News and views

Michael O’Hanlon deserves credit for trying to make sense of the coverage of Iraq and attempting to show that it is reasonable given our current realities. Nevertheless, his Tuesday Commentary column, “Misplaced blame,” left me with the message: “What else could you expect?” It admonishes us to use what we have constructively.

That’s very noble, but given his realist point of view, he seems to have forgotten that most consumers of press and broadcast news aren’t associated with a think tank, as he is. Most are fed a steady diet of images and three-second audio bites. They don’t analyze, they react. If he could assume that the 20 percent of news consumers who analyze really were the 80 percent he wishes they were, he would have a great column — but that just isn’t reality. So it does matter how Iraq is depicted.


Fombell, Pa.

Weak-kneed governments

In electing to retract a new French labor law, President Jacques Chirac has sent a message that will reverberate throughout his country, if not the world: If lawbreakers assemble in the streets en masse and engage in vandalism, hooliganism, attacks on police officers and general mayhem, the leadership will reverse course and give them whatever they want (“Chirac scraps proviso that triggered strikes,” World, yesterday).

In this instance, French law, which places all the cards in the hands of workers over management, was threatened by legislation that would have provided a more level playing field.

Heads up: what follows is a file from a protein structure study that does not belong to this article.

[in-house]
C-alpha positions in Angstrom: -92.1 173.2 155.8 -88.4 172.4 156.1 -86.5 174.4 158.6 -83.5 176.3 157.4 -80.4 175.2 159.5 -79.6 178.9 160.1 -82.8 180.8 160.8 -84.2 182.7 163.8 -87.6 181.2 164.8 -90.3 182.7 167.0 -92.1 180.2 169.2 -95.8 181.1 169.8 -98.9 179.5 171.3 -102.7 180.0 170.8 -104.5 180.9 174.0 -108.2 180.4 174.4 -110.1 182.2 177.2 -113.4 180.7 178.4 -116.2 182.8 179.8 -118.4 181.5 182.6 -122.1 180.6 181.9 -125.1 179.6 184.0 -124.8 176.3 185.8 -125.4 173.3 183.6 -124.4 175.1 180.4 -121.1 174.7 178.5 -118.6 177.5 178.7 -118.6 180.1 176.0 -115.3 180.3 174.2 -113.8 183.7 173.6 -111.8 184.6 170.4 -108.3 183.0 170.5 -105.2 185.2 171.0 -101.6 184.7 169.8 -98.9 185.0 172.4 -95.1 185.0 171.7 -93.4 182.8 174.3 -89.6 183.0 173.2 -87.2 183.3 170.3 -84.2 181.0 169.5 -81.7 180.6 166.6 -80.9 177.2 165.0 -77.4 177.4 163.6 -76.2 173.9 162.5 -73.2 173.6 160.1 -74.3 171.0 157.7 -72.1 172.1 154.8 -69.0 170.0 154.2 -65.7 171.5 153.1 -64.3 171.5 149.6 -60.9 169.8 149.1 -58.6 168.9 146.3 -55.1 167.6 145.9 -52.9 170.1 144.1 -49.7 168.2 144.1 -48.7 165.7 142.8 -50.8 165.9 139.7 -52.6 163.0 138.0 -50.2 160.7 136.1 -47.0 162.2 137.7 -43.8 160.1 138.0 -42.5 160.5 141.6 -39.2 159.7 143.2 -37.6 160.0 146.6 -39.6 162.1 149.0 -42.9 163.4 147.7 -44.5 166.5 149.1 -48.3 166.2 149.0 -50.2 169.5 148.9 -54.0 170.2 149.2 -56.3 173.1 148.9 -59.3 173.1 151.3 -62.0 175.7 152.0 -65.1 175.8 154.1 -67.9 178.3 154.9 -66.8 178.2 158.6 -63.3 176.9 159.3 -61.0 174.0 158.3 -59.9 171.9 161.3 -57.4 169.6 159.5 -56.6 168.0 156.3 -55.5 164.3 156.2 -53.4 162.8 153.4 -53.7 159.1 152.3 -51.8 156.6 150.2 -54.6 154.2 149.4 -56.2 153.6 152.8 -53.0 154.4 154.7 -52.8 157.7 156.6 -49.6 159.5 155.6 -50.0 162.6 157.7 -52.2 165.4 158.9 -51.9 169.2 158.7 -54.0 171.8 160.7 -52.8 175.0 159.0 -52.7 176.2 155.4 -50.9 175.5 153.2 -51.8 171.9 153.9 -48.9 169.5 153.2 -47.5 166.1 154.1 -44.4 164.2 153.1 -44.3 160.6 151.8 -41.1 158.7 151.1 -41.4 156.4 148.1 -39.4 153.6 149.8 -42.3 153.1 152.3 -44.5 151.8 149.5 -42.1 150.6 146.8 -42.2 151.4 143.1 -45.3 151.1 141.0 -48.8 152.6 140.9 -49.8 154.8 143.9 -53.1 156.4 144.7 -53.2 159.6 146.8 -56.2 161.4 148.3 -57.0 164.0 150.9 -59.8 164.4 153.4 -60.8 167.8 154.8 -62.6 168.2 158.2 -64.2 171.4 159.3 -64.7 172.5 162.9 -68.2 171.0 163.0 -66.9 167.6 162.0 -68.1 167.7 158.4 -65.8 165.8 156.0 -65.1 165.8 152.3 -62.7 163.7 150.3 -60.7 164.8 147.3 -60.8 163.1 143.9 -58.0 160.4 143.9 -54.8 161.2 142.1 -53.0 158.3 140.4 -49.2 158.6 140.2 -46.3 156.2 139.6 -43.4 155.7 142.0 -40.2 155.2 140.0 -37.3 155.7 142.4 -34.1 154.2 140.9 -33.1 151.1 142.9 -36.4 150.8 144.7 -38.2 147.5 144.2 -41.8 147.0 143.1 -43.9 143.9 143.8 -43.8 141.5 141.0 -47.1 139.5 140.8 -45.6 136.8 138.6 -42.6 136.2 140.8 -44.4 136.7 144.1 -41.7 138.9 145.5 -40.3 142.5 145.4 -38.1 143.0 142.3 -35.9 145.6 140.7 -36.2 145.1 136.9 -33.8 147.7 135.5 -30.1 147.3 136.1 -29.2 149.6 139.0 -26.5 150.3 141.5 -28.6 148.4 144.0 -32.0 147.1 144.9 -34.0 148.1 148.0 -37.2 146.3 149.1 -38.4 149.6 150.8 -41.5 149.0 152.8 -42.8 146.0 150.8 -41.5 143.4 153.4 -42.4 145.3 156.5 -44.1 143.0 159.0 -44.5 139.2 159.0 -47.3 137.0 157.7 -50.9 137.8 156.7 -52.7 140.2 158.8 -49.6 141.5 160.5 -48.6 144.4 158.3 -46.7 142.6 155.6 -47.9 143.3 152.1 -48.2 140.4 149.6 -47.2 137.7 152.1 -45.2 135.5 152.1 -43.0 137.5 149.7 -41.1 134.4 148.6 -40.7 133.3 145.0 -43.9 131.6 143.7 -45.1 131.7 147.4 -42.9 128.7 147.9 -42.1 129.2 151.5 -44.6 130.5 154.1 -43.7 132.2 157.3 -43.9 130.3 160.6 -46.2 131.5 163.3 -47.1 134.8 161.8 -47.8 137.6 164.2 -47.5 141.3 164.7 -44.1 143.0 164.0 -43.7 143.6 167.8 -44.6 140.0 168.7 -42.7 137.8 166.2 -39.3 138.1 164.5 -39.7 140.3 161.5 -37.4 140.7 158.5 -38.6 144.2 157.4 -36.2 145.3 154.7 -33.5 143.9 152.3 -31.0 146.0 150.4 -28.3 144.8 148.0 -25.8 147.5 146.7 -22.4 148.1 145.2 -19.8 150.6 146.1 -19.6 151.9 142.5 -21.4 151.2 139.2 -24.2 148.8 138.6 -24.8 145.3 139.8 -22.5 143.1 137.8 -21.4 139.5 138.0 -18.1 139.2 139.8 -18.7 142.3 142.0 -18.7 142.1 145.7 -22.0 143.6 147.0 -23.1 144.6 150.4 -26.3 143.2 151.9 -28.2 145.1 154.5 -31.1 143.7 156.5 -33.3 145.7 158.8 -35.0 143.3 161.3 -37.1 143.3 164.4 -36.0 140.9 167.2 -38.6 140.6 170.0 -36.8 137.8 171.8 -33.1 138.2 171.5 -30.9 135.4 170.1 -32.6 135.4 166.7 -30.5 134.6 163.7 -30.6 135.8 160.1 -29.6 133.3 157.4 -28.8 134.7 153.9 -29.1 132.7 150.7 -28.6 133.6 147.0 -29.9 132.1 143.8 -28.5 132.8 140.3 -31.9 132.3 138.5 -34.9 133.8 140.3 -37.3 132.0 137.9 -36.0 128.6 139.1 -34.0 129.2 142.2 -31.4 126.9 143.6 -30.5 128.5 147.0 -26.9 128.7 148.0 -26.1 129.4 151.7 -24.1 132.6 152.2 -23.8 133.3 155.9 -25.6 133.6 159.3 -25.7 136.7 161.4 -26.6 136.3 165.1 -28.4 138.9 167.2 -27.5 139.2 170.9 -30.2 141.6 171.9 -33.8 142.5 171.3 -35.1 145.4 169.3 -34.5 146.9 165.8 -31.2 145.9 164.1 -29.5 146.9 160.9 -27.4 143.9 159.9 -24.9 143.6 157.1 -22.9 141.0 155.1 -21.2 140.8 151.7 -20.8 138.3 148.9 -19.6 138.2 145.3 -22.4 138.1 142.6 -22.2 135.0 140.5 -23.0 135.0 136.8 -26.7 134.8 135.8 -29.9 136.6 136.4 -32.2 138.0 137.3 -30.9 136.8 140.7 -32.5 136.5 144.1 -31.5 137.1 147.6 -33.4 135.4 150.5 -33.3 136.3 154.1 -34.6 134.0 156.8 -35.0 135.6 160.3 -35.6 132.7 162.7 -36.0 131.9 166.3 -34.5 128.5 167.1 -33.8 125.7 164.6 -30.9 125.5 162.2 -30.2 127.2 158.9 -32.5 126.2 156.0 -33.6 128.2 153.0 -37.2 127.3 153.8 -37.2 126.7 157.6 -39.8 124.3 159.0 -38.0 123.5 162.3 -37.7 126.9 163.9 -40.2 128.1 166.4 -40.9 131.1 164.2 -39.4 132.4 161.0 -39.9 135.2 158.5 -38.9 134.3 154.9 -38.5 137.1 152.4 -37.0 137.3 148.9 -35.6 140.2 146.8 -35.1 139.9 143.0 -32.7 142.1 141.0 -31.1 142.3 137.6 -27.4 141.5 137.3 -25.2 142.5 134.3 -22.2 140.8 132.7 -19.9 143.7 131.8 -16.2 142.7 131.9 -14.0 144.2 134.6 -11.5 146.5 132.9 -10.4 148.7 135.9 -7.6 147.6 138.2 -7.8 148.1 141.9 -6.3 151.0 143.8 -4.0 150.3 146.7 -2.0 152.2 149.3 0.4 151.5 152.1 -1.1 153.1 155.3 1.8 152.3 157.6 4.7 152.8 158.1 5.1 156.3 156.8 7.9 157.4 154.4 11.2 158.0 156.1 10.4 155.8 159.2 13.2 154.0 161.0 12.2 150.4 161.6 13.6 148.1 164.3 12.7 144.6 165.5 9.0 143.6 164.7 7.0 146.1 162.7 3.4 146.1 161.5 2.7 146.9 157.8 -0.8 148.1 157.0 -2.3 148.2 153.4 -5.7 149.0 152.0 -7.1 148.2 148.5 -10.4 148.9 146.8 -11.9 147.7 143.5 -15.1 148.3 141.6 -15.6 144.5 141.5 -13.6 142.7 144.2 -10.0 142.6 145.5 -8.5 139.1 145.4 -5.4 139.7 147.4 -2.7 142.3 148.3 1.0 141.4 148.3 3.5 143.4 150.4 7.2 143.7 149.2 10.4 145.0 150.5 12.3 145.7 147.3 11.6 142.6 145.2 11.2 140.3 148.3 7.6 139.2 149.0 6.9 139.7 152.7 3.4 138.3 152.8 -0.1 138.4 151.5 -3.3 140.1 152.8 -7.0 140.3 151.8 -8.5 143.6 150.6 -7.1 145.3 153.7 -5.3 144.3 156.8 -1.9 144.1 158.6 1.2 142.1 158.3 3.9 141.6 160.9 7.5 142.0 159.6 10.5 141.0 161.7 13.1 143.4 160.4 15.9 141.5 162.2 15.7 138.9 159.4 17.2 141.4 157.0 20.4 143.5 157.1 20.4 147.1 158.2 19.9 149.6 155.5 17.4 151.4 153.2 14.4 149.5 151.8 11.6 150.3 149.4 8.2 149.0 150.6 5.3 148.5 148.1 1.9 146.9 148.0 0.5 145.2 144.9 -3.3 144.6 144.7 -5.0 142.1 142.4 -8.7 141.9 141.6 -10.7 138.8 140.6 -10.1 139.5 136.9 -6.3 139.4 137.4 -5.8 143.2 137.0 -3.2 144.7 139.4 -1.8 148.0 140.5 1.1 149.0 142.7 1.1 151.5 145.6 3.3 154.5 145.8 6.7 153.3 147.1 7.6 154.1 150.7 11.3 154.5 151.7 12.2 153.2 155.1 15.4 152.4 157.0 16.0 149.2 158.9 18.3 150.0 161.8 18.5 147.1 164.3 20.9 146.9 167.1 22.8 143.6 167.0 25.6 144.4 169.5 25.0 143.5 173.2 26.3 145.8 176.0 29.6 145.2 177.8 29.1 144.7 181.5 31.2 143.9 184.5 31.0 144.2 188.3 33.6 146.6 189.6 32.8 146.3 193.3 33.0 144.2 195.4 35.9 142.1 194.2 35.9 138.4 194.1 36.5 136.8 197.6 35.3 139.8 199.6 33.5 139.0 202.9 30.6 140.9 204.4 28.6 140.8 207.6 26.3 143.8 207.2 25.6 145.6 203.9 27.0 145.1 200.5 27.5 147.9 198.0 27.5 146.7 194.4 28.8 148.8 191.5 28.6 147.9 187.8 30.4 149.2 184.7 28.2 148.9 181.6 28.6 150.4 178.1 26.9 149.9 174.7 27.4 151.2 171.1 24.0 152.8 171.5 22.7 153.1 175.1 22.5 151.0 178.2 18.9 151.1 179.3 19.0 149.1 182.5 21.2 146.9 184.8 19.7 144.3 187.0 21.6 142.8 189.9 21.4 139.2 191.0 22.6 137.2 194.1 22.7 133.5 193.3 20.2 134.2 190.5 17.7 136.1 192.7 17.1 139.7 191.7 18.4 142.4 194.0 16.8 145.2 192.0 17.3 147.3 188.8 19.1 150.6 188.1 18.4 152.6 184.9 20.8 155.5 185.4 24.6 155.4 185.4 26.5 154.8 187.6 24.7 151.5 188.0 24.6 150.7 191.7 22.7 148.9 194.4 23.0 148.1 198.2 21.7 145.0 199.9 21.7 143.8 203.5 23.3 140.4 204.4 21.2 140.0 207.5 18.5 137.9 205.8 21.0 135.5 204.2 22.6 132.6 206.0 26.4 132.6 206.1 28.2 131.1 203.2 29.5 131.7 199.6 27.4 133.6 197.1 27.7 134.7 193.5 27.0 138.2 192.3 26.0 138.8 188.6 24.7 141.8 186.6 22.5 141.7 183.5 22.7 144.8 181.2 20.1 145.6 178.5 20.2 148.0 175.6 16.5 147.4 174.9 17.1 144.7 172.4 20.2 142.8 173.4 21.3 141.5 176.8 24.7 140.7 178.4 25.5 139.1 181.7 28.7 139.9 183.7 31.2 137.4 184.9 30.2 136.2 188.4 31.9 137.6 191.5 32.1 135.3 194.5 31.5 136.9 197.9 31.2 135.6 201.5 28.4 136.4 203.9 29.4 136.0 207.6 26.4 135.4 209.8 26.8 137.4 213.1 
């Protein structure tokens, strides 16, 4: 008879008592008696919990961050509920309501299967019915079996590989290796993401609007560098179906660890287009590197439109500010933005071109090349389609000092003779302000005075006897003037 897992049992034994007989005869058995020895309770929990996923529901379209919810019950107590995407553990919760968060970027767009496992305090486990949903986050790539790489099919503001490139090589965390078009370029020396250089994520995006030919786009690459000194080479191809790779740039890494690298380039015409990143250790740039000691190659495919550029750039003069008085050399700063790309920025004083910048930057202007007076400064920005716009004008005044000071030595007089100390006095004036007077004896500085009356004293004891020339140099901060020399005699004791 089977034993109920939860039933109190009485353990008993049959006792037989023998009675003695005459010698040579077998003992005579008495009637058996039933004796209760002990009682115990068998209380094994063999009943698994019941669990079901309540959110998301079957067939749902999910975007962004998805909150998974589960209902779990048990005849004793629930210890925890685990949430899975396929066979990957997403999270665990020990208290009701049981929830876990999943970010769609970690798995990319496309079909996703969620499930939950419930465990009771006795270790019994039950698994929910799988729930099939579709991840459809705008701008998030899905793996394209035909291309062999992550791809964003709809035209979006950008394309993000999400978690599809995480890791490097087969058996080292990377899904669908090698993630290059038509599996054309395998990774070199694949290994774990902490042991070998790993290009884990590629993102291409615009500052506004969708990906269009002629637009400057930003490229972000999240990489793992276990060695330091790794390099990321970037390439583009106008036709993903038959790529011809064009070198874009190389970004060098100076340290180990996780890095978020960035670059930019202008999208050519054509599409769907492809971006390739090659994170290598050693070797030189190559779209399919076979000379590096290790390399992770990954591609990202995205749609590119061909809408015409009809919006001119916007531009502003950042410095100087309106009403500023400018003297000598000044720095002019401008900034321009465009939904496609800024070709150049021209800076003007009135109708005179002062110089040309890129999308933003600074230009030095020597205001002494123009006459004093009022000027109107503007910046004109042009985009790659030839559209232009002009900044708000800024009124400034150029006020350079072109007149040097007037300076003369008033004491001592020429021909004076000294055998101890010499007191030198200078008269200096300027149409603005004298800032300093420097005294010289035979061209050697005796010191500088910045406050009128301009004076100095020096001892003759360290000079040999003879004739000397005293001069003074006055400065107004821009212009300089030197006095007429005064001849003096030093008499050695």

The militants in the working class would not hear of it and rioted to demand that the law not go forward. They intimidated all of France, including its leadership, and they prevailed, receiving assurances that the country will maintain a socialist plank that is dragging down the country, keeping its unemployment rate high and making it more difficult for France to succeed in the new world economy. The instigators of the riots can be at rest until the next conflict arises.

Although wholesale rioting has not occurred lately in the United States, we are witnessing a similar type of intimidation of elected officials here over the issue of illegal immigration. Illegal aliens and their supporters rally in huge numbers for their “right” to break the law, portraying those who wish to uphold it as intolerant, bigoted and, most outlandishly, as denying illegal aliens their “civil rights.”

American elected officials are impressed and intimidated by the demonstrations, fearing that if the law is enforced and anything short of blanket amnesty is provided, they will never again receive a Hispanic vote.

Rewarding the French vandals will have grave consequences for the concepts of law and order and of enacting laws and regulations that are fair and evenhanded. French and American elected officials are bowing to the will of demonstrators who have the ability to twist logic and reason into a pretzel shape.


Upper Saint Clair, Pa.

Illegals by any other name …

Crowds of illegal aliens and their supporters marched this week demanding “immigrant rights” (“More than a million rally for aliens,” Page 1, yesterday). Using equivocal language to fool people is wrong and deceitful, such as leaving out the word “illegal” in front of immigrant or using the words “undocumented worker” instead of illegal alien.

The truth is that legal aliens already have rights in our nation. Our Founding Fathers based our Constitution on honoring the rule of law, not on obeying only the laws one likes and violating those we don’t like.

The only right illegal aliens should have is the right to humane deportation back to their home countries so that those immigrants who are applying legally will have a chance to immigrate.


Rochester Hills, Mich.